Latest News

  1. Low Mintage 2019-S Enhanced Reverse Proof Silver Eagle from the United States Mint

    Low Mintage 2019-S Enhanced Reverse Proof Silver Eagle from the United States Mint

    Towards the end of the summer of 2019, with little fanfare the United States Mint added a product to its product schedule, a second 2019-dated Enhanced Reverse Proof American Silver Eagle following the one issued on July 3 as part of the U.S.-Canada Pride of Two Nations set. That set included a 2019-W Enhanced Reverse Proof Silver Eagle – the first coin ever issued with that finish, which has “the same frosted background as a standard Reverse Proof, but different design element finishes.” In particular, the Enhanced Reverse Proof “has the same frosted background as a reverse proof coin, but what sets it apart are the multiple polished and frosted finishes applied to different isolated design elements. The selective polishing and frosting dramatically enhances the visual ...
  2. New for 2020: The Royal Canadian Mint's Peace Dollar

    New for 2020: The Royal Canadian Mint's Peace Dollar

    New for 2020: The Royal Canadian Mint's Peace Dollar World War I was one of the bloodiest conflicts in human history. It also happened to be among the first wars that was brought home to those not on the frontlines through photos and videos. The entire world celebrated peace when it finally ended. The U.S Mint got in on the festivities with Anthony de Francisci’s Peace Dollar, which made its debut in 1921. 99 years later, Canada issued a Peace Dollar ...
  3. Warriors of Numismatics: A Fascinating Look into History

    Warriors of Numismatics: A Fascinating Look into History

    Many economists and historians could reasonably make the case that the history of the world is the history of money. From the debasement of currency in the Roman Empire to the rise of the ‘sound pound,’ money has played a central role in the rise and fall of countries throughout the world. It is little wonder, then, that those who are interested in coin collecting tend to have a deep interest in history. Important as money has been to world history, its value and who holds it, have been largely determined in war. The Babylonians, the Japanese, the Russians, and countless other civilizations built themselves largely on the backs of those whom they conquered, while the likes of the Iroquois and the Spartans continue to be remembered long after their peaks thanks to their ferocity. Warriors of History ...
  4. U.S Mint Continues American Liberty Series

    U.S Mint Continues American Liberty Series

    On August 15 the U.S. Mint will begin accepting orders for the latest products in its American Liberty series of $100, 1 oz. high relief gold coins and accompanying silver medals, which for the first time will also be struck in high-relief and have a weight of 2.5 ounces. Obverse The obverse design for both products features a left-facing profile of Liberty with flowing hair wearing a headdress with 13 ...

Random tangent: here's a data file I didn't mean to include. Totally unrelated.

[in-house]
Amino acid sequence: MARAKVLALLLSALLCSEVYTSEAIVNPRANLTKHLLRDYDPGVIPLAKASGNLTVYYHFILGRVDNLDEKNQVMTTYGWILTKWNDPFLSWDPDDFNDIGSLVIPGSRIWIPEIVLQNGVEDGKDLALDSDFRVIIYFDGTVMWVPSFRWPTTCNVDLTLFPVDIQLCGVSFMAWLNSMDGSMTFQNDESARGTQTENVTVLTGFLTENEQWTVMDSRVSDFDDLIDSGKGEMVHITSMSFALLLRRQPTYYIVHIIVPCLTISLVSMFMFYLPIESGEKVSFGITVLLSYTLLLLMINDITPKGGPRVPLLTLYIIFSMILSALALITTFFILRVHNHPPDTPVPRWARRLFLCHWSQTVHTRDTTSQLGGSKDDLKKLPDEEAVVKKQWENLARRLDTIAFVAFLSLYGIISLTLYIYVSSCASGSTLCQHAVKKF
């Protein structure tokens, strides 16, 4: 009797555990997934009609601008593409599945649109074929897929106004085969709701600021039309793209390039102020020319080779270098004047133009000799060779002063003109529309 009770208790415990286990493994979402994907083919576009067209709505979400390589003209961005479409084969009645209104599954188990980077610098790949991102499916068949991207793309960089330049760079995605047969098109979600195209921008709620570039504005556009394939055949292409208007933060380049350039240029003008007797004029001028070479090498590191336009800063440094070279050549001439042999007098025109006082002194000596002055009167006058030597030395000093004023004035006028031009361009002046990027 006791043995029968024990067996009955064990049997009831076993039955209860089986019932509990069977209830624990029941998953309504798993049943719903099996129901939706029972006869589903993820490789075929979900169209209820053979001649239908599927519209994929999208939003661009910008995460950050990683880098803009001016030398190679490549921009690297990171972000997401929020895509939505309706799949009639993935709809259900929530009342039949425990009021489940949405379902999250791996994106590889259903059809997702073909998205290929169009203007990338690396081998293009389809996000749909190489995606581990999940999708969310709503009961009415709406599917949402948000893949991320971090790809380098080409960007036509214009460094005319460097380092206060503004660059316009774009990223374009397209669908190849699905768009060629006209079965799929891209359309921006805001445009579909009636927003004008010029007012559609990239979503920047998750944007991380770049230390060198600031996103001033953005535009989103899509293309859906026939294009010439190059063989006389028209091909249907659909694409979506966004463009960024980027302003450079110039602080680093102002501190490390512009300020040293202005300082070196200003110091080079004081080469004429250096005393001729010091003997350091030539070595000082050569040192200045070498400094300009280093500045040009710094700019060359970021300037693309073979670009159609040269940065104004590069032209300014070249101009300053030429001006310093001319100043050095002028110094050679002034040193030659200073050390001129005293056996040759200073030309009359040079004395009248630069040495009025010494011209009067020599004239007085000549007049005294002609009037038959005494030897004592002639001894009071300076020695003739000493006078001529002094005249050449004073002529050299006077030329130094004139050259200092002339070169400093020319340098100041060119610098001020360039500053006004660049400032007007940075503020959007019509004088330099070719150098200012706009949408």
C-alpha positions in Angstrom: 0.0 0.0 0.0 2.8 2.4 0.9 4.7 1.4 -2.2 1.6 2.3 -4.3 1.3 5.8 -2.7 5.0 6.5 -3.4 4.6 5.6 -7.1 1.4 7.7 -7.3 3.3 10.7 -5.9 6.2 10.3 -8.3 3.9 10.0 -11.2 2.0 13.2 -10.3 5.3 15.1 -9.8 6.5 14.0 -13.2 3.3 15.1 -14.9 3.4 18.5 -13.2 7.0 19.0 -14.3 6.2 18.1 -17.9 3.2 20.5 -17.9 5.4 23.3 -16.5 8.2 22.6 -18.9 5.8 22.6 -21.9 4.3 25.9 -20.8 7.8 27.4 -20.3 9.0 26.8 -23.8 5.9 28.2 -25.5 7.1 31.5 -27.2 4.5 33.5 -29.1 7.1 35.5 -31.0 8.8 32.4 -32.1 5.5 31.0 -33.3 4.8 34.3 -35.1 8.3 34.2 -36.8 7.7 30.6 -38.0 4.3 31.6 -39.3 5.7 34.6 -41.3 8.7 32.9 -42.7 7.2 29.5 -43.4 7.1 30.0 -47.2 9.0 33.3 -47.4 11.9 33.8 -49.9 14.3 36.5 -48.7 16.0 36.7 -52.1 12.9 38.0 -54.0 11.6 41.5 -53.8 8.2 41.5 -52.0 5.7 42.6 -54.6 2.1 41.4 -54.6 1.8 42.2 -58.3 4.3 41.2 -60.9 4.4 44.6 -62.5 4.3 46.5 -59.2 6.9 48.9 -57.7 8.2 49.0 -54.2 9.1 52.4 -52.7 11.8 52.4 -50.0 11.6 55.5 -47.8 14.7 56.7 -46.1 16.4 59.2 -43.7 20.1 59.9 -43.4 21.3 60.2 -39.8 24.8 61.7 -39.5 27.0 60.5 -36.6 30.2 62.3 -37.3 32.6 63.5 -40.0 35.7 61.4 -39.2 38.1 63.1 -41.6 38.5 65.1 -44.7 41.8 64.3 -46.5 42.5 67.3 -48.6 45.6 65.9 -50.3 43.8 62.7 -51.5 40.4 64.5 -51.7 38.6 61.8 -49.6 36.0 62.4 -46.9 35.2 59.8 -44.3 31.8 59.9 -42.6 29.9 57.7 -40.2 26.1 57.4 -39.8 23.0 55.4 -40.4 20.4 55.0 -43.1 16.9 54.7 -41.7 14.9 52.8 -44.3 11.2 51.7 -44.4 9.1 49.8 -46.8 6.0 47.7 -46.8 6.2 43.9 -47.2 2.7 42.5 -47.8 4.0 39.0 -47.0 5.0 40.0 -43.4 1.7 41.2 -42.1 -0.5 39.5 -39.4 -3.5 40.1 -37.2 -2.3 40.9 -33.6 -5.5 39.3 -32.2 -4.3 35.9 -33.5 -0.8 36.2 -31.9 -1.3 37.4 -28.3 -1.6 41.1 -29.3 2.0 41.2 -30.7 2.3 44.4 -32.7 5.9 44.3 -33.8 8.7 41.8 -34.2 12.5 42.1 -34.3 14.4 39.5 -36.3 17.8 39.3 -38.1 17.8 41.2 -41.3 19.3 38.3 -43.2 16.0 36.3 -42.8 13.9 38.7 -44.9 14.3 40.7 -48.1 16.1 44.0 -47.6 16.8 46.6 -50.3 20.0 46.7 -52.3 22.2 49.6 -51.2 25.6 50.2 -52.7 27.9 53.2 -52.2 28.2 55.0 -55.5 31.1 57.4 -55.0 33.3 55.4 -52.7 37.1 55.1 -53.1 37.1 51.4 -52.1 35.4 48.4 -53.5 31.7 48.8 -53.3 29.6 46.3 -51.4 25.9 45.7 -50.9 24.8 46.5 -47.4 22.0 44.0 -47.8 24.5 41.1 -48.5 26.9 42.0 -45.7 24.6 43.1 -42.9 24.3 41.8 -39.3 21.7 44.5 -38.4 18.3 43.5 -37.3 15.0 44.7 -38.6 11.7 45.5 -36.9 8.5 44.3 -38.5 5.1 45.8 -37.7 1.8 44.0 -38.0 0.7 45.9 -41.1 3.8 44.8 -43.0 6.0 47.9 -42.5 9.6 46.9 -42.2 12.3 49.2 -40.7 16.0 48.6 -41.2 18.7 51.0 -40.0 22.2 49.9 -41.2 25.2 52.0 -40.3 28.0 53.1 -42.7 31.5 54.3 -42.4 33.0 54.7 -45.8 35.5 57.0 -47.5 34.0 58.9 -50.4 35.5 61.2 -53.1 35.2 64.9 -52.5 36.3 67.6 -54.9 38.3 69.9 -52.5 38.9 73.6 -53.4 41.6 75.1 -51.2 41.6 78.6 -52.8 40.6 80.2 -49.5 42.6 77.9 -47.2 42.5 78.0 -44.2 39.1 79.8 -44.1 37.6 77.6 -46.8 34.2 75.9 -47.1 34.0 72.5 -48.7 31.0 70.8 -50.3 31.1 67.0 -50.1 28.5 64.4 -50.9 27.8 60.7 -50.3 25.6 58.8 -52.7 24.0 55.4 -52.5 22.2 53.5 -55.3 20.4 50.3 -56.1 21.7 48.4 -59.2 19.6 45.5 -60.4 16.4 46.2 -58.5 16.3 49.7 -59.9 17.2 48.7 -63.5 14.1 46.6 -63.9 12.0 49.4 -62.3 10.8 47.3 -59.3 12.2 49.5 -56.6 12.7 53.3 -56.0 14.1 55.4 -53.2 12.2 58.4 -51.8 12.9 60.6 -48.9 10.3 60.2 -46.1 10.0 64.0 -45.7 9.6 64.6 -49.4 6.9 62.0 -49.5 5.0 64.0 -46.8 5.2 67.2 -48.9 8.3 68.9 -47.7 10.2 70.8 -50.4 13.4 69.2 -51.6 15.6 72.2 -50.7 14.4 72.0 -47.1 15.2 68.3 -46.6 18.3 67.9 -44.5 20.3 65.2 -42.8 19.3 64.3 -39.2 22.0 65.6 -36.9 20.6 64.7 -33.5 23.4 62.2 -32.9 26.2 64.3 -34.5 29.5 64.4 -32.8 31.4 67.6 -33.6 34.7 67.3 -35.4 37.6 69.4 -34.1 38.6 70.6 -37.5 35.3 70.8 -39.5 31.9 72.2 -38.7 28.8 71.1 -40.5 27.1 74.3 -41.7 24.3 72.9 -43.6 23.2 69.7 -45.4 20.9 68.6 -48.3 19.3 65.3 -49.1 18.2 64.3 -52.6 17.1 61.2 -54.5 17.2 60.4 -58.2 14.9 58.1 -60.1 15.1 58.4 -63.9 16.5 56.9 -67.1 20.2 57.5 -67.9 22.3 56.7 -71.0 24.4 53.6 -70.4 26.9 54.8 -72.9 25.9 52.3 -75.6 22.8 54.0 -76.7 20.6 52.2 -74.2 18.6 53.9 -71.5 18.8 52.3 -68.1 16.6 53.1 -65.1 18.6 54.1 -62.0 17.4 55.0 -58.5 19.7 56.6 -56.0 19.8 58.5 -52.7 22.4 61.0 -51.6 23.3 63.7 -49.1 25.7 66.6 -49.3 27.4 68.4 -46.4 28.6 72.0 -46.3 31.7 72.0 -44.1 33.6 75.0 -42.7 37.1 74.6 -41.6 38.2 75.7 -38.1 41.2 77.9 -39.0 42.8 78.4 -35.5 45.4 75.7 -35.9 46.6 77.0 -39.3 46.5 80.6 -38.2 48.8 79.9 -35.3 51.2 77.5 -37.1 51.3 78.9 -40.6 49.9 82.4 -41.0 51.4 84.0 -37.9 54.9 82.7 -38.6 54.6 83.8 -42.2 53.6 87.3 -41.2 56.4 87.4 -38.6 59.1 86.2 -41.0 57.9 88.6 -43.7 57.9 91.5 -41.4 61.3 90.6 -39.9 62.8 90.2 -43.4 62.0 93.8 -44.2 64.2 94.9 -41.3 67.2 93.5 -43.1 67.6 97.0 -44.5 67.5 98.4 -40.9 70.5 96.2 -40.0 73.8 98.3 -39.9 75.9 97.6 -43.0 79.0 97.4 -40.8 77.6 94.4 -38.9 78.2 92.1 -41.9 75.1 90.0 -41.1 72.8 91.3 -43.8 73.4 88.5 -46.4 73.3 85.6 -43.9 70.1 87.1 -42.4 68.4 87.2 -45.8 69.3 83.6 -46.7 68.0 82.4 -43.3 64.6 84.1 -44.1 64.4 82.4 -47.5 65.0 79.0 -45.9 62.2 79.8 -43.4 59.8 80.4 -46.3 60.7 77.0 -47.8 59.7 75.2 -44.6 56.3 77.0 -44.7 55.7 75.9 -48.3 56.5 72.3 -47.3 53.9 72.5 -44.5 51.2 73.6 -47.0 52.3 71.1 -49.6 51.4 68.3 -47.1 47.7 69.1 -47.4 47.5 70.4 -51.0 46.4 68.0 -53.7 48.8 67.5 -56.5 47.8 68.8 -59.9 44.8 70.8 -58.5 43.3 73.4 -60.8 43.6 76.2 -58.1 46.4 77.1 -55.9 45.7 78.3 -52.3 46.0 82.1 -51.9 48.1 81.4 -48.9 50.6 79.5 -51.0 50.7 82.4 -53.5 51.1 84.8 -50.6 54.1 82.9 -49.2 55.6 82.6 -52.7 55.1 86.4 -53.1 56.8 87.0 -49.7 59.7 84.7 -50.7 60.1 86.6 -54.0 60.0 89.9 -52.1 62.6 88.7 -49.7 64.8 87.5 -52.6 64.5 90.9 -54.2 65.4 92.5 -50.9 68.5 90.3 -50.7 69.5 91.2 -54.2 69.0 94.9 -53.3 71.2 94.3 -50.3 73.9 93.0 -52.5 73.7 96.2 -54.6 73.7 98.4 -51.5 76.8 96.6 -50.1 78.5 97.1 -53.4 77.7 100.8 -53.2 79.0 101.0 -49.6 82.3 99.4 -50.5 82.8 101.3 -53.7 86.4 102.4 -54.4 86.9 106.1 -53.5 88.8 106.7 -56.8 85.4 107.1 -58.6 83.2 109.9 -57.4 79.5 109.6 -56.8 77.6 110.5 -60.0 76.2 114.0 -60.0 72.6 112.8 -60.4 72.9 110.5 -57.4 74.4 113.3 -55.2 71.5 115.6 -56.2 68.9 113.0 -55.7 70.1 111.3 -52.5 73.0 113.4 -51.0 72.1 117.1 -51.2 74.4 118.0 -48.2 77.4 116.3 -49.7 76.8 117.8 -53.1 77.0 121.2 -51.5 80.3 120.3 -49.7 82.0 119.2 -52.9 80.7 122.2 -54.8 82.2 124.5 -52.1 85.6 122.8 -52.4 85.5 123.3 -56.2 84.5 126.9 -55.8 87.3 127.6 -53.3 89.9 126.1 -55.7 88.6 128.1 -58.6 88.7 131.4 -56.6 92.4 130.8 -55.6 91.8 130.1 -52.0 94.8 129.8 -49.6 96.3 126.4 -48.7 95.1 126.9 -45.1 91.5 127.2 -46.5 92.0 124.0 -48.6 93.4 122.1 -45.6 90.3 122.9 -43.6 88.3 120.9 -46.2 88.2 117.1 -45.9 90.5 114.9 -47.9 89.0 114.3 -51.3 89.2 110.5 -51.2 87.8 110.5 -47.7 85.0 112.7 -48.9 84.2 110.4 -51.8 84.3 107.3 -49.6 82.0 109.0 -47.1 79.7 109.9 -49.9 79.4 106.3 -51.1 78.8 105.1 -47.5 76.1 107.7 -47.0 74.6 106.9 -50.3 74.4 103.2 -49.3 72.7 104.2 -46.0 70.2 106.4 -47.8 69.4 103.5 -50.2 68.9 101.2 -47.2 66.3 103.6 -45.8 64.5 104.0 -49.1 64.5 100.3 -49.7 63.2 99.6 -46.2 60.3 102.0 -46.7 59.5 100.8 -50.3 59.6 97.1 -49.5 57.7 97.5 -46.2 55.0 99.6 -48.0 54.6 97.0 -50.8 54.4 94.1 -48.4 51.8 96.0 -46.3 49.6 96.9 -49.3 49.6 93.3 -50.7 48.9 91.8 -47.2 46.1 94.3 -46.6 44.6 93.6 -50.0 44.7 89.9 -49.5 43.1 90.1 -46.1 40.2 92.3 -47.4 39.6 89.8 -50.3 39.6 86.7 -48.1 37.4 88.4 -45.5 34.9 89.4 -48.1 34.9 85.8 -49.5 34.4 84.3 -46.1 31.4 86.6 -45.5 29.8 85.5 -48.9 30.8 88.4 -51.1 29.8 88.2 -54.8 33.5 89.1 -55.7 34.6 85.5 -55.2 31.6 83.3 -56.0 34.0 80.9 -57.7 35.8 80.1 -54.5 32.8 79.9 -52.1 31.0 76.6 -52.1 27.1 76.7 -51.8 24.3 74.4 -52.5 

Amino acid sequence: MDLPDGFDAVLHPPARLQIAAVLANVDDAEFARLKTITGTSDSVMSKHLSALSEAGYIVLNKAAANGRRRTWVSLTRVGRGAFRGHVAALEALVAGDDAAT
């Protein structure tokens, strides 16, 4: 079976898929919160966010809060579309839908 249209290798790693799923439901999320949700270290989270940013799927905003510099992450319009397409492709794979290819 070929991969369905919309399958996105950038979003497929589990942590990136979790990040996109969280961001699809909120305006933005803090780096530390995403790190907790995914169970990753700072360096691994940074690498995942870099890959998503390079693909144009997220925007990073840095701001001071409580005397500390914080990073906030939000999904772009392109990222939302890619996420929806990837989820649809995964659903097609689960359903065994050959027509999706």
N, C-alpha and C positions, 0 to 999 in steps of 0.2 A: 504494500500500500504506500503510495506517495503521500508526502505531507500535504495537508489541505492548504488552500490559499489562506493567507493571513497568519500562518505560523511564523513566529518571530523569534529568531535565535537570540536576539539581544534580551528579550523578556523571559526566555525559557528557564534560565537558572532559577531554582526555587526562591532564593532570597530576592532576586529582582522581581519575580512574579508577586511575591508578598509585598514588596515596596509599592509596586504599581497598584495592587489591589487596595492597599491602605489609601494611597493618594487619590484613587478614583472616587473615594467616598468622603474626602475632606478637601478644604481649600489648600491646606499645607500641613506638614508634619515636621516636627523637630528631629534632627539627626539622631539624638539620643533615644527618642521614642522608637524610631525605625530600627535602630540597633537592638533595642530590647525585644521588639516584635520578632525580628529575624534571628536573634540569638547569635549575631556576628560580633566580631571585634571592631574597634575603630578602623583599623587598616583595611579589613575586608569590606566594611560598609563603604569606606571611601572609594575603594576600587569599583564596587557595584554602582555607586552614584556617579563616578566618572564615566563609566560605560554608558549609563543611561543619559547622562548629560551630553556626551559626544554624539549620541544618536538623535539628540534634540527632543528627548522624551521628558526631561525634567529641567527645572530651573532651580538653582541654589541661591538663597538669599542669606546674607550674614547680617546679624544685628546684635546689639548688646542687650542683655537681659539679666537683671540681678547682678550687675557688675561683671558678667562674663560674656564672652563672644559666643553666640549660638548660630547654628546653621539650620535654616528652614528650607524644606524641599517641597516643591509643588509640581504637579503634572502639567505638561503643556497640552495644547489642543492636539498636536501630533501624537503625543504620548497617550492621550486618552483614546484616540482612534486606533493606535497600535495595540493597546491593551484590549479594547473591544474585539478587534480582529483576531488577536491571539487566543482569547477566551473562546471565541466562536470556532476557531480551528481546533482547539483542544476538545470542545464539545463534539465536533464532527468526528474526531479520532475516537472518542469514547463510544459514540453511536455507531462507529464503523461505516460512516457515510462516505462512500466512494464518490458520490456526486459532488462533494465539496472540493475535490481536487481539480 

5. John Mercanti: A Numismatic Legend

    John Mercanti: A Numismatic Legend

    When John M. Mercanti retired as the 12th Chief Engraver of the U.S. Mint, he had accomplished one of the most storied careers in the Mint’s history. He had served as an engraver –sculptor for 37 years. The only engravers to serve longer were George T. Morgan at 48 years, William Barber at 47 years and Frank Gasparro at 39 years. Mercanti also designed, sculpted or engraved over 100 coin and medal designs, more than any other designer in the history of the U.S. Mint. Mr. Mercanti’s U.S. Mint career began in 1974 in the pre-digital age when everything was done by hand and finished at the Mint in 2010 when most of the design work was done with the aid of digital technology. John Mercanti was born on April 27, 1943 in Philadelphia, ...
  6. Commemorating Woodstock: Fifty Years of Peace and Music

    Commemorating Woodstock: Fifty Years of Peace and Music

    Single events seldom define generations, and in the rare cases that they have, they’ve typically been World Wars. In one case, though, a four-day concert did just that. Named for Woodstock, a town located 43 miles from where the event took place, the festival was advertised as “3 Days of Peace & Music.” Fifty years later, it remains so much more than that to those who attended. The Place The event started as the brainchild of Michael Lang, Artie Kornfeld, Joel Rosenman, and John P. Roberts. The four, a combination of entrepreneurs and lawyers, had major clashes in style that, along with various challenges, threatened to end the project. One of those challenges had to do with the venue. The first planned site was in Wallkill, New York, but the town’s residents protested successfully to stop it. Just a month before the event, the organi ...

Collector Tips

  1. Collecting U.S. Coins by Type

    Collecting U.S. Coins by Type